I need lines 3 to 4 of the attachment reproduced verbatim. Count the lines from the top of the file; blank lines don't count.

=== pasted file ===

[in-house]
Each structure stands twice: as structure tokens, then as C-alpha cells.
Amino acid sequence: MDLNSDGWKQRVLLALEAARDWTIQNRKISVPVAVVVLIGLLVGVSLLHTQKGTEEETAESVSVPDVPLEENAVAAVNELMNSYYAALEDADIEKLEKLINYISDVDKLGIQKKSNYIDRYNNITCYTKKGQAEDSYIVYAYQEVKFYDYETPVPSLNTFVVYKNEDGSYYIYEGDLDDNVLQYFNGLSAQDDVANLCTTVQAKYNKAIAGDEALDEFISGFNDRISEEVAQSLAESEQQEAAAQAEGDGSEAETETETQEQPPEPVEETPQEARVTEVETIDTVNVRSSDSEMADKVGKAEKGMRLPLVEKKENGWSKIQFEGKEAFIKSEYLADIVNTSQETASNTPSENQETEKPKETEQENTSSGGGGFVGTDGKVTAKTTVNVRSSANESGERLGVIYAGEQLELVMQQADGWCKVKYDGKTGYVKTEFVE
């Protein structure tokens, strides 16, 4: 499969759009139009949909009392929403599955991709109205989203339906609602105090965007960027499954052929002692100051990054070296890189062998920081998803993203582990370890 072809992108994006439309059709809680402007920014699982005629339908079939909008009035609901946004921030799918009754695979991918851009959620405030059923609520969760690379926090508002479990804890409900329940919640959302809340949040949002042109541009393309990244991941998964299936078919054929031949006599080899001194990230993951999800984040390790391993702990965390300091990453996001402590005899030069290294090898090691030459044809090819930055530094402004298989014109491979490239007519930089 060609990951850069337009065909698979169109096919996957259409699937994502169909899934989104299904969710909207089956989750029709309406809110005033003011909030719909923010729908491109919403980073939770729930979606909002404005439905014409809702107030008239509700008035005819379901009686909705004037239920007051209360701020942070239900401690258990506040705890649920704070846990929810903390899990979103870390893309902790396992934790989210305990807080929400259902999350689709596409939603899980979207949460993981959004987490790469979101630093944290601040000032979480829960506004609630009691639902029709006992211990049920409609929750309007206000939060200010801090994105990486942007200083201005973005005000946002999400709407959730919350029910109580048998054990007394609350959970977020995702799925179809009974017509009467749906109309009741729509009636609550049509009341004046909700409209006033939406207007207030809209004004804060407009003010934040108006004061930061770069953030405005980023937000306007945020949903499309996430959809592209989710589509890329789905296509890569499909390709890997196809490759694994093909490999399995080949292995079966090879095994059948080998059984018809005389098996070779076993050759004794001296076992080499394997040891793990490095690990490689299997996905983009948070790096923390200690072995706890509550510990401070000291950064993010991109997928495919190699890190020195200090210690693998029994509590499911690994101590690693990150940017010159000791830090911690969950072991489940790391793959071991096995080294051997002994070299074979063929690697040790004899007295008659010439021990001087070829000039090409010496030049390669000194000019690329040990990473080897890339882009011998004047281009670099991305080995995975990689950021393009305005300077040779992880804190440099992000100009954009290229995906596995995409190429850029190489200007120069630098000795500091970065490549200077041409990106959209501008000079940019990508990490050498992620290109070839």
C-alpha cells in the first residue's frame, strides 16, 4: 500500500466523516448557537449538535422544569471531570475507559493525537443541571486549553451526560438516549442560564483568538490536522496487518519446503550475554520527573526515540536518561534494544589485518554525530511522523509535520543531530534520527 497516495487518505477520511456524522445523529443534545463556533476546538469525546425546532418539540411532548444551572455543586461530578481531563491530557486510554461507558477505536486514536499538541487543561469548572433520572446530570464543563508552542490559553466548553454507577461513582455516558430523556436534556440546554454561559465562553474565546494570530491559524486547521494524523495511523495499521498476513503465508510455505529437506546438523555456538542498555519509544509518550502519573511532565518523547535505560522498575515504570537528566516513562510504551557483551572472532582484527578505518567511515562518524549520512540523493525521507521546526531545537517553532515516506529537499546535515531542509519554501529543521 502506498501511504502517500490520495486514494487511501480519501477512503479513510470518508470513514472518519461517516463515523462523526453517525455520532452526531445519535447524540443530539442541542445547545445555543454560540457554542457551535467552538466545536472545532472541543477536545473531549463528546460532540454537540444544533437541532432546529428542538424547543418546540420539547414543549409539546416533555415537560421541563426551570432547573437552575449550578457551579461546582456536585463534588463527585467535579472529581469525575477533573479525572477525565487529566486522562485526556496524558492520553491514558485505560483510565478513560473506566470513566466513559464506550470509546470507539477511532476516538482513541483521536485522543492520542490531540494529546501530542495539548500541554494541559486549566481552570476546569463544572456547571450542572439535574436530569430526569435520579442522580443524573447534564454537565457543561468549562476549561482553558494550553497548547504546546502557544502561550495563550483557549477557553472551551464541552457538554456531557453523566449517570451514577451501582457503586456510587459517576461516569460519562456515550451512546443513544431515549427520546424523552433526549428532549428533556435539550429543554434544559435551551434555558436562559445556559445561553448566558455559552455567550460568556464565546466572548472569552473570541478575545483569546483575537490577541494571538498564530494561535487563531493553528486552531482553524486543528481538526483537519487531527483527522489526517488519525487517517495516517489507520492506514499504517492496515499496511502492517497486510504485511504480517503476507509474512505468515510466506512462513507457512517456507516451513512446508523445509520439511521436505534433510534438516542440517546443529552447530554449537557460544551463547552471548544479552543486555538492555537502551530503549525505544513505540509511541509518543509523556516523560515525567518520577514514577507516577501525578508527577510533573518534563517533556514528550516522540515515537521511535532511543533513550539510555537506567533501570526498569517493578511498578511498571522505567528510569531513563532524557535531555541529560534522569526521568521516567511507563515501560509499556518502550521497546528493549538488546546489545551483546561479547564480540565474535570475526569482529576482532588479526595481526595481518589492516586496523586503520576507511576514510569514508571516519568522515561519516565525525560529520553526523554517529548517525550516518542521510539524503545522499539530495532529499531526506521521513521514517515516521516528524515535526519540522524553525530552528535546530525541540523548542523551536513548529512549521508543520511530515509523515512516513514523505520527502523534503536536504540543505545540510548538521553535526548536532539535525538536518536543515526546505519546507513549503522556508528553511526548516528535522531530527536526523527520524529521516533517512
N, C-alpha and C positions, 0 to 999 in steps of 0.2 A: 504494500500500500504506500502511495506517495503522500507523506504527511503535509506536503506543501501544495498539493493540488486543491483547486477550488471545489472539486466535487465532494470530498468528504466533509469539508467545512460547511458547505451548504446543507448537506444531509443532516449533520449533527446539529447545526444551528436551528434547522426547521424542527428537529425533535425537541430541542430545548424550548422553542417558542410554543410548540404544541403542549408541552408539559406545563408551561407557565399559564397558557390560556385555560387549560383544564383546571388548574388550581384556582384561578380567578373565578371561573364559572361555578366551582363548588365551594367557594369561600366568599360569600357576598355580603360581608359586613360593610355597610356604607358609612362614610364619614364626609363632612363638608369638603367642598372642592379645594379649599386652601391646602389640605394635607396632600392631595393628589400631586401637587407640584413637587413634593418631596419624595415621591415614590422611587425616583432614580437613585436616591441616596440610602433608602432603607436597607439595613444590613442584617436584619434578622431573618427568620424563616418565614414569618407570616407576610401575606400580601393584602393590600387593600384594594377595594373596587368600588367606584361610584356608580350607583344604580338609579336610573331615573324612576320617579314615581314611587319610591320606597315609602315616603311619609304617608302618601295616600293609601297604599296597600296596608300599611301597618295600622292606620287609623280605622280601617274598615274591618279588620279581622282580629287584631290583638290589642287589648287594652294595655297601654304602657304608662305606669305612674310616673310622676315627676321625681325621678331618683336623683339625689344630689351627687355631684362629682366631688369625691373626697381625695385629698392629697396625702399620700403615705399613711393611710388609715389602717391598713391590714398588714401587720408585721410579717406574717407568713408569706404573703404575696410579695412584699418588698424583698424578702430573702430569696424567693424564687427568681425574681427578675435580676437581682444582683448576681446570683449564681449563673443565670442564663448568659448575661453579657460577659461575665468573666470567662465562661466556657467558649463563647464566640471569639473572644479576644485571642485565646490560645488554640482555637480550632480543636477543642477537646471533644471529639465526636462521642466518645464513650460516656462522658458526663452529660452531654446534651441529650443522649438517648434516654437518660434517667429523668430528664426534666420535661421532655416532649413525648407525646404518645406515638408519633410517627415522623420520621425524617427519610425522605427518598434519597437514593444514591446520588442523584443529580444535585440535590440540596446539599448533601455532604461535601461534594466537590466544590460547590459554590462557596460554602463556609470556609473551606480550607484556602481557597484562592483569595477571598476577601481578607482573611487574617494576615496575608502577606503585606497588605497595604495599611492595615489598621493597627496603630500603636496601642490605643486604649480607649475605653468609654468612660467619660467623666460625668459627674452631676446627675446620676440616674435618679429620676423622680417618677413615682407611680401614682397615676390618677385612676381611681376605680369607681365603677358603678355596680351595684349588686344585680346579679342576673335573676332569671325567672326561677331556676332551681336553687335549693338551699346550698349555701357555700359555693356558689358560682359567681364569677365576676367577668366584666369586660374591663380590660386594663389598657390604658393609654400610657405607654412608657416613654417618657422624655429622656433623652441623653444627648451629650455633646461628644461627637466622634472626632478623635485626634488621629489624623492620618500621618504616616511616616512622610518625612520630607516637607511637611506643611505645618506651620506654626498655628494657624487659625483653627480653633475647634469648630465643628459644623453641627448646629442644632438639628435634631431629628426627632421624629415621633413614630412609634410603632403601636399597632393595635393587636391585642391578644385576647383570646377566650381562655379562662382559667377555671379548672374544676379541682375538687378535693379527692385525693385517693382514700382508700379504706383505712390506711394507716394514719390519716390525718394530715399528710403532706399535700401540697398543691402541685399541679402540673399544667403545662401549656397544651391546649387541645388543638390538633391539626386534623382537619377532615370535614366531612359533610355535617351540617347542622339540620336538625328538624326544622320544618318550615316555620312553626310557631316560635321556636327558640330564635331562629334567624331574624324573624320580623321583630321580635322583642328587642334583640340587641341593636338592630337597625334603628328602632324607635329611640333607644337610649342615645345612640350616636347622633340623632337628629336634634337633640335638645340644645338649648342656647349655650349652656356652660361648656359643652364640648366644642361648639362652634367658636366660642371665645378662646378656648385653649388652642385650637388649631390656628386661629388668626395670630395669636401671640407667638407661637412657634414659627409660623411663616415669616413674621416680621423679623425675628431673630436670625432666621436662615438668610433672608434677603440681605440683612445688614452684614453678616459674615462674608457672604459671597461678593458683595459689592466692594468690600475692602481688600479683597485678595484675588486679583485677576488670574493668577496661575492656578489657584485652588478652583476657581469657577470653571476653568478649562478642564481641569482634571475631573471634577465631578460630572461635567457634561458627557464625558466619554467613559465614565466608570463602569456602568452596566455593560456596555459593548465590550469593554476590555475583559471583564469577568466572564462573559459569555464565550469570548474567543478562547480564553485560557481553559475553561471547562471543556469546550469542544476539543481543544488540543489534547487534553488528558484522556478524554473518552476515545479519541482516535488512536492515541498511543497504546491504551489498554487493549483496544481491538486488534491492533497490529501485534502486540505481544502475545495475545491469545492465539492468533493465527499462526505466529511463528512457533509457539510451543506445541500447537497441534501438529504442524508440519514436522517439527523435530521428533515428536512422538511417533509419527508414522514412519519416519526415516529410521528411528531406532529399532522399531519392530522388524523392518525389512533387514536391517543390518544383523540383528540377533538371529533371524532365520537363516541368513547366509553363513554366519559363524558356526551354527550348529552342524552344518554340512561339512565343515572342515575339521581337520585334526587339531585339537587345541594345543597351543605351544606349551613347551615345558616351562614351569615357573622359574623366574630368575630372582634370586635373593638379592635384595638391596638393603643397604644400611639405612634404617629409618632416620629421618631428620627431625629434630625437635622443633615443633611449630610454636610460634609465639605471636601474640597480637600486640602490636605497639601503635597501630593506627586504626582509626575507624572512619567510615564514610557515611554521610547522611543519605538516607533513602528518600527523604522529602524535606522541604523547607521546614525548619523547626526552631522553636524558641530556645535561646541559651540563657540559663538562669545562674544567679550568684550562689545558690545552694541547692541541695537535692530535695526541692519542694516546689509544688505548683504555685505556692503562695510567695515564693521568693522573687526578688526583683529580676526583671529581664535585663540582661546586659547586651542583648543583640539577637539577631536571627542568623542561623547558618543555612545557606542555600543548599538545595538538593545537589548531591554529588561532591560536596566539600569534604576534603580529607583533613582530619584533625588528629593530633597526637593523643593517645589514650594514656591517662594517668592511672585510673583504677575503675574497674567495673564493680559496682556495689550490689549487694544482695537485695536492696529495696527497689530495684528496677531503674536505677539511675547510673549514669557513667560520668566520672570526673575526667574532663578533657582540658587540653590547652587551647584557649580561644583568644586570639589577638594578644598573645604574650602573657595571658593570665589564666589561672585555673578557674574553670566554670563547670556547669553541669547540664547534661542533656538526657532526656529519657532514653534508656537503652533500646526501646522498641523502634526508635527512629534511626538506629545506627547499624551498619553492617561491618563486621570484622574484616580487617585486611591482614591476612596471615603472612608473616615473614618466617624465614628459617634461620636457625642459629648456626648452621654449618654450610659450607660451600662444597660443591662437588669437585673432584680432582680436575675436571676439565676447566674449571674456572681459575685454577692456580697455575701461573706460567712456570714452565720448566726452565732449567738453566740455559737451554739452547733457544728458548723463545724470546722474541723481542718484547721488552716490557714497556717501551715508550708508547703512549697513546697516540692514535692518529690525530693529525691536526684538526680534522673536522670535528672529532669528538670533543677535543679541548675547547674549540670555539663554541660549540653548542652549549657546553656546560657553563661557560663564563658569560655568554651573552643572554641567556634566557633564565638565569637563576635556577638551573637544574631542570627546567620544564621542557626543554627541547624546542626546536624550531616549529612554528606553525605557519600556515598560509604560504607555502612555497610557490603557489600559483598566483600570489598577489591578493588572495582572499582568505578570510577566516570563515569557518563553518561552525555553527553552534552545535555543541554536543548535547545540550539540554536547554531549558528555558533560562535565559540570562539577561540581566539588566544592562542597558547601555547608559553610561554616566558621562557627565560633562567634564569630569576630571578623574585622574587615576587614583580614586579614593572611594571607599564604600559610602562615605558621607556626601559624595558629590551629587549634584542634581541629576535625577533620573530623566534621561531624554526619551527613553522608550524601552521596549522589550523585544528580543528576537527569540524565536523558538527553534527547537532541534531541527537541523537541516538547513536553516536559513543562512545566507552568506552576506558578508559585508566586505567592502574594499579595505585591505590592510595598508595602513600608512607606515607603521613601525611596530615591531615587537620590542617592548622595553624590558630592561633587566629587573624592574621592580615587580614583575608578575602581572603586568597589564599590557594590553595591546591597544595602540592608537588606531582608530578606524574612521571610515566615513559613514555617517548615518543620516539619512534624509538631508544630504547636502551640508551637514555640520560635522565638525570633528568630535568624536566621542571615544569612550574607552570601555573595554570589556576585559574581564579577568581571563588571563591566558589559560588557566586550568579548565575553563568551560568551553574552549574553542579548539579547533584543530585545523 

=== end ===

Amino acid sequence: MDLNSDGWKQRVLLALEAARDWTIQNRKISVPVAVVVLIGLLVGVSLLHTQKGTEEETAESVSVPDVPLEENAVAAVNELMNSYYAALEDADIEKLEKLINYISDVDKLGIQKKSNYIDRYNNITCYTKKGQAEDSYIVYAYQEVKFYDYETPVPSLNTFVVYKNEDGSYYIYEGDLDDNVLQYFNGLSAQDDVANLCTTVQAKYNKAIAGDEALDEFISGFNDRISEEVAQSLAESEQQEAAAQAEGDGSEAETETETQEQPPEPVEETPQEARVTEVETIDTVNVRSSDSEMADKVGKAEKGMRLPLVEKKENGWSKIQFEGKEAFIKSEYLADIVNTSQETASNTPSENQETEKPKETEQENTSSGGGGFVGTDGKVTAKTTVNVRSSANESGERLGVIYAGEQLELVMQQADGWCKVKYDGKTGYVKTEFVE
């Protein structure tokens, strides 16, 4: 499969759009139009949909009392929403599955991709109205989203339906609602105090965007960027499954052929002692100051990054070296890189062998920081998803993203582990370890 072809992108994006439309059709809680402007920014699982005629339908079939909008009035609901946004921030799918009754695979991918851009959620405030059923609520969760690379926090508002479990804890409900329940919640959302809340949040949002042109541009393309990244991941998964299936078919054929031949006599080899001194990230993951999800984040390790391993702990965390300091990453996001402590005899030069290294090898090691030459044809090819930055530094402004298989014109491979490239007519930089 060609990951850069337009065909698979169109096919996957259409699937994502169909899934989104299904969710909207089956989750029709309406809110005033003011909030719909923010729908491109919403980073939770729930979606909002404005439905014409809702107030008239509700008035005819379901009686909705004037239920007051209360701020942070239900401690258990506040705890649920704070846990929810903390899990979103870390893309902790396992934790989210305990807080929400259902999350689709596409939603899980979207949460993981959004987490790469979101630093944290601040000032979480829960506004609630009691639902029709006992211990049920409609929750309007206000939060200010801090994105990486942007200083201005973005005000946002999400709407959730919350029910109580048998054990007394609350959970977020995702799925179809009974017509009467749906109309009741729509009636609550049509009341004046909700409209006033939406207007207030809209004004804060407009003010934040108006004061930061770069953030405005980023937000306007945020949903499309996430959809592209989710589509890329789905296509890569499909390709890997196809490759694994093909490999399995080949292995079966090879095994059948080998059984018809005389098996070779076993050759004794001296076992080499394997040891793990490095690990490689299997996905983009948070790096923390200690072995706890509550510990401070000291950064993010991109997928495919190699890190020195200090210690693998029994509590499911690994101590690693990150940017010159000791830090911690969950072991489940790391793959071991096995080294051997002994070299074979063929690697040790004899007295008659010439021990001087070829000039090409010496030049390669000194000019690329040990990473080897890339882009011998004047281009670099991305080995995975990689950021393009305005300077040779992880804190440099992000100009954009290229995906596995995409190429850029190489200007120069630098000795500091970065490549200077041409990106959209501008000079940019990508990490050498992620290109070839």